|Year : 2003 | Volume
| Issue : 2 | Page : 157-159
Primary amyloidosis of the urinary bladder: A case report
N Srinath1, AS Sandhu2, R Bharadwaj2, R Sood2, SK Gupta2, AA Pradhan2, P Madhusoodanan2
1 Department of Urology, Military Hospital, Jalandhar Cantt, India
2 Department of Urology and Pathology, Army Hospital (Research & Referral), Delhi Cantt, India
Department of Urology, Military Hospital, Jalandhar Cantt - 144 005
Source of Support: None, Conflict of Interest: None
| Abstract|| |
A case of young woman with primary bladder amyloidosis presenting with haematuria is reported. The diagnosis was confirmed by bladder biopsy. Secondary amyloidosis was excluded after extensive search for underlying causes. This rare entity can usually be treated conservatively. Long-term follow-up is recommended.
Keywords: Amyloidosis, urinary bladder, neoplasm, benign. Congored, haematuria.
|How to cite this article:|
Srinath N, Sandhu A S, Bharadwaj R, Sood R, Gupta S K, Pradhan A A, Madhusoodanan P. Primary amyloidosis of the urinary bladder: A case report. Indian J Urol 2003;19:157-9
|How to cite this URL:|
Srinath N, Sandhu A S, Bharadwaj R, Sood R, Gupta S K, Pradhan A A, Madhusoodanan P. Primary amyloidosis of the urinary bladder: A case report. Indian J Urol [serial online] 2003 [cited 2021 Jan 22];19:157-9. Available from: https://www.indianjurol.com/text.asp?2003/19/2/157/37149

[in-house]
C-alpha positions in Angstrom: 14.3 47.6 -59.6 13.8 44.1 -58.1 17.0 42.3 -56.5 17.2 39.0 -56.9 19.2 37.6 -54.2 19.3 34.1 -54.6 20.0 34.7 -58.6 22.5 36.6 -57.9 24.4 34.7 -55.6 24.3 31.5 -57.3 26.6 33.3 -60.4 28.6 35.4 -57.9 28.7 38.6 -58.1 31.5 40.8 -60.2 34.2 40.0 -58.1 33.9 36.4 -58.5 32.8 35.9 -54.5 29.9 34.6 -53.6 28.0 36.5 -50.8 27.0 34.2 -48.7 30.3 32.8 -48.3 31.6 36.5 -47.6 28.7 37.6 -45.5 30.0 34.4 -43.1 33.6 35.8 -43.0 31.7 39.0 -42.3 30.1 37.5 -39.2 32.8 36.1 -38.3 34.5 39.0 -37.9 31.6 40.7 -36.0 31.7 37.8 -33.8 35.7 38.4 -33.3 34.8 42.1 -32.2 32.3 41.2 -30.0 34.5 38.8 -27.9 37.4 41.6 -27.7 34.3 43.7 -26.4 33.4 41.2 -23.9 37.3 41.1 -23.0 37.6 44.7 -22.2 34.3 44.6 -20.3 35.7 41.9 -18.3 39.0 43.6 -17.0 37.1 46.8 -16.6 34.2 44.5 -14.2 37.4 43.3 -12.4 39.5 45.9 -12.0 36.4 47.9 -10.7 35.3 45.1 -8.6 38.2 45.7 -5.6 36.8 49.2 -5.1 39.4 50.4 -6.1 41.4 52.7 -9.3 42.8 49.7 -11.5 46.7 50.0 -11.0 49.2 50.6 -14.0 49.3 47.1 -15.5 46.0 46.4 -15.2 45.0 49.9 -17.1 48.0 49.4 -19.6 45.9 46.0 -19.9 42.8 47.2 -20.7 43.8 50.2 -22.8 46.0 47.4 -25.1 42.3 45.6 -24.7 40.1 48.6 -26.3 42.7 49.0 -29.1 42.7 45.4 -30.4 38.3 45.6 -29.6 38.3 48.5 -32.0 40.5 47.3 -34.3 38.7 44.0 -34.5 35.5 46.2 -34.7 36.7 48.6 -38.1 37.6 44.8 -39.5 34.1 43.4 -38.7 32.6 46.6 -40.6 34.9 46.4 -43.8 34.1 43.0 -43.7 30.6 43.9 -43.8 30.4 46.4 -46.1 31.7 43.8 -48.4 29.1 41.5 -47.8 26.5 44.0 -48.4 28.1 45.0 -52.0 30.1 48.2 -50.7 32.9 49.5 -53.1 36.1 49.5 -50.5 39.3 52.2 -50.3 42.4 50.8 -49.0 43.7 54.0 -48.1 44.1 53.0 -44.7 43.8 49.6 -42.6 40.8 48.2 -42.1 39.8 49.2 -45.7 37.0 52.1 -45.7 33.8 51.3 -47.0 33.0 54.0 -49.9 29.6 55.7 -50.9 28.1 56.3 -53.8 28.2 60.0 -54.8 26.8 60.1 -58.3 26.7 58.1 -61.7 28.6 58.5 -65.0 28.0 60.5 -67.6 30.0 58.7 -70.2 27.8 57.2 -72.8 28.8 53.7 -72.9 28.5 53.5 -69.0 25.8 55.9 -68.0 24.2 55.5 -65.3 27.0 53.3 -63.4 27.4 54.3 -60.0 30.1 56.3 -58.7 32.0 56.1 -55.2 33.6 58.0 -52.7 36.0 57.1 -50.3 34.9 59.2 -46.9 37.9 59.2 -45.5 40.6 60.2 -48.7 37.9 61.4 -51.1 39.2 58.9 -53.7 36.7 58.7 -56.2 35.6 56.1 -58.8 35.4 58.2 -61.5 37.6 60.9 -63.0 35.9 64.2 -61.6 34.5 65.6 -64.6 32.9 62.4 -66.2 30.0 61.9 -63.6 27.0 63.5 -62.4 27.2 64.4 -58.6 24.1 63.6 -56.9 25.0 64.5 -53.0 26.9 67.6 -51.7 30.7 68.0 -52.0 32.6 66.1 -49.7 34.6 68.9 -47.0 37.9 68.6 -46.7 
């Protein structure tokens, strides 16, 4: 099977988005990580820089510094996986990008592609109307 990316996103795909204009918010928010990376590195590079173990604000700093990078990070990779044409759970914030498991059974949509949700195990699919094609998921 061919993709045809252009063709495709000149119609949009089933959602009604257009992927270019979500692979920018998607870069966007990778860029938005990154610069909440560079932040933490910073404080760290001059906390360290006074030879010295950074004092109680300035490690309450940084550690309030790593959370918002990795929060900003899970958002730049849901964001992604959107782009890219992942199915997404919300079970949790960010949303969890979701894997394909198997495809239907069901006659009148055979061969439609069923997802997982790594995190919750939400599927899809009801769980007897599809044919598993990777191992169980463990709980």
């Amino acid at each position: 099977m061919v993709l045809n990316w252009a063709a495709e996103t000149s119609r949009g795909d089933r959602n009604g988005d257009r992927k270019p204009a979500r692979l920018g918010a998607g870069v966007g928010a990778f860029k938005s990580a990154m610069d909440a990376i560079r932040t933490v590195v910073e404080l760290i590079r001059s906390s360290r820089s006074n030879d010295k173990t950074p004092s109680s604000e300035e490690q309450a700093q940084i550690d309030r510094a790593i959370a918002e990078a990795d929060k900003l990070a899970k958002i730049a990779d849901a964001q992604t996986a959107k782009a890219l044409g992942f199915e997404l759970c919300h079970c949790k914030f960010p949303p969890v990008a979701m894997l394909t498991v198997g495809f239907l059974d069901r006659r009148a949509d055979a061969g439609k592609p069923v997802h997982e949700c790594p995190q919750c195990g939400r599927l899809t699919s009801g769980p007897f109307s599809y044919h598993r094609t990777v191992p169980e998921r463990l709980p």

| Introduction|| |
Primary amyloidosis of the urinary bladder is a rare entity with less than 90 cases reported.  The condition is of interest because it resembles a neoplasm both in symptoms and gross appearance. Accurate diagnosis depends on biopsy of the bladder lesion. The treatment is usually conservative, i.e., observation or transurethral resection. We report a further case of primary bladder amyloidosis.
| Case Report|| |
A 30-year-old woman presented in September 1999 with the complaints of occasional painless gross haematuria since the past 6 years and infertility. She had undergone transurethral resection of bladder tumour (TURBT) elsewhere in 1995. Histopathological examination was reported as bladder amyloidosis. She was empirically given anti-tubercular therapy. Check cystoscopy and TURBT for residual lesions in right lateral and posterior bladder walls was done 8 weeks later. Further details of treatment were not available. General, systemic and gynecological examination done in this centre was normal. Routine haematological and biochemical investigations were normal. Urine cytology and urine culture were normal. Urine examination for acid-fast bacilli in multiple samples was negative. Urine cultured for Mycobacterium tuberculosis s negative as was blood ELISA. Intravenous urogram and chest radiograph were normal. Pelvic ultrasound demonstrated multiple bladder tumours in posterior and lateral walls. Other pelvic organs were normal. 24-hour urinary protein excretion was 99 mg. Rheumatoid factor and Bence Jones protein were negative. Serum electrophoresis of liver function tests were normal. Echocardiography, abdominal fat pad aspiration, rectal and gingival biopsies were normal.